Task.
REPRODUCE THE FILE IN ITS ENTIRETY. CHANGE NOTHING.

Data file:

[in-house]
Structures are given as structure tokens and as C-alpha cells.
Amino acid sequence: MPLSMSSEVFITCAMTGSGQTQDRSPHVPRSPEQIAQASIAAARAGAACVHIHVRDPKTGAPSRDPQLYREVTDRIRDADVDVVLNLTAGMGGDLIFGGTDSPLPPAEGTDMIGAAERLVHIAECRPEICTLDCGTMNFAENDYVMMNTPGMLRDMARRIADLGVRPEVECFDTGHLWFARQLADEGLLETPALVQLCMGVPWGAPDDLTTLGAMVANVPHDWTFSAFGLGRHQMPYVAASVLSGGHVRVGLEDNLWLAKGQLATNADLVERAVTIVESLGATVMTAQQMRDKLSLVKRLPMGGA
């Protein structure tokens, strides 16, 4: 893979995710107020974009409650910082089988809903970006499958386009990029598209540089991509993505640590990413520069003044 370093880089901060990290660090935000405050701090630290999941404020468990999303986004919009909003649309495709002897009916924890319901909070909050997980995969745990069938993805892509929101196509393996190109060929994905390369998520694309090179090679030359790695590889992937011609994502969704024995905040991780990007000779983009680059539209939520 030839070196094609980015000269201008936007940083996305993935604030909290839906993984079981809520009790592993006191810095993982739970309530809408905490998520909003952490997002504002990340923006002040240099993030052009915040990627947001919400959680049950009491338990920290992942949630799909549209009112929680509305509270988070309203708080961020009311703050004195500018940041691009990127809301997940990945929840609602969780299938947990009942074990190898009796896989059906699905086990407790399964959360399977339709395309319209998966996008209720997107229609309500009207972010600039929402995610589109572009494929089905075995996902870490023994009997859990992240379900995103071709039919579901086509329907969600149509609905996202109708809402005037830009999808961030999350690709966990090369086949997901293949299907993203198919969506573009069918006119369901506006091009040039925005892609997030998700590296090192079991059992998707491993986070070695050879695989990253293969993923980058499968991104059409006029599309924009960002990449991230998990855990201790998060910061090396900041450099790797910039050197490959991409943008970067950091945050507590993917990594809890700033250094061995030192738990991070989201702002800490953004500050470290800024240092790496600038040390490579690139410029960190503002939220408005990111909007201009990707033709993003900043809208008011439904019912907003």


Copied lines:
[in-house]
Structures are given as structure tokens and as C-alpha cells.
Amino acid sequence: MPLSMSSEVFITCAMTGSGQTQDRSPHVPRSPEQIAQASIAAARAGAACVHIHVRDPKTGAPSRDPQLYREVTDRIRDADVDVVLNLTAGMGGDLIFGGTDSPLPPAEGTDMIGAAERLVHIAECRPEICTLDCGTMNFAENDYVMMNTPGMLRDMARRIADLGVRPEVECFDTGHLWFARQLADEGLLETPALVQLCMGVPWGAPDDLTTLGAMVANVPHDWTFSAFGLGRHQMPYVAASVLSGGHVRVGLEDNLWLAKGQLATNADLVERAVTIVESLGATVMTAQQMRDKLSLVKRLPMGGA
């Protein structure tokens, strides 16, 4: 893979995710107020974009409650910082089988809903970006499958386009990029598209540089991509993505640590990413520069003044 370093880089901060990290660090935000405050701090630290999941404020468990999303986004919009909003649309495709002897009916924890319901909070909050997980995969745990069938993805892509929101196509393996190109060929994905390369998520694309090179090679030359790695590889992937011609994502969704024995905040991780990007000779983009680059539209939520 030839070196094609980015000269201008936007940083996305993935604030909290839906993984079981809520009790592993006191810095993982739970309530809408905490998520909003952490997002504002990340923006002040240099993030052009915040990627947001919400959680049950009491338990920290992942949630799909549209009112929680509305509270988070309203708080961020009311703050004195500018940041691009990127809301997940990945929840609602969780299938947990009942074990190898009796896989059906699905086990407790399964959360399977339709395309319209998966996008209720997107229609309500009207972010600039929402995610589109572009494929089905075995996902870490023994009997859990992240379900995103071709039919579901086509329907969600149509609905996202109708809402005037830009999808961030999350690709966990090369086949997901293949299907993203198919969506573009069918006119369901506006091009040039925005892609997030998700590296090192079991059992998707491993986070070695050879695989990253293969993923980058499968991104059409006029599309924009960002990449991230998990855990201790998060910061090396900041450099790797910039050197490959991409943008970067950091945050507590993917990594809890700033250094061995030192738990991070989201702002800490953004500050470290800024240092790496600038040390490579690139410029960190503002939220408005990111909007201009990707033709993003900043809208008011439904019912907003």